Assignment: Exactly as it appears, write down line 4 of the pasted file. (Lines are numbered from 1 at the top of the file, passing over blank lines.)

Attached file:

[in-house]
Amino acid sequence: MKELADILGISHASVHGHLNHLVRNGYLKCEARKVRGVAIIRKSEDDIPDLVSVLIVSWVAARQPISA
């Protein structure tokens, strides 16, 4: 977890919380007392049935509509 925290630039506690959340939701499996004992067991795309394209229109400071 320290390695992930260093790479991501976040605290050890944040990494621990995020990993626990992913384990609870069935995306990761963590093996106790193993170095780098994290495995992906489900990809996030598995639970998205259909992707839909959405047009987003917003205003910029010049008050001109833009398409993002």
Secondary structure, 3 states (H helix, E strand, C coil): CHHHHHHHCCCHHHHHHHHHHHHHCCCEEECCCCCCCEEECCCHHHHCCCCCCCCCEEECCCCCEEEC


Secondary structure, 3 states (H helix, E strand, C coil): CHHHHHHHCCCHHHHHHHHHHHHHCCCEEECCCCCCCEEECCCHHHHCCCCCCCCCEEECCCCCEEEC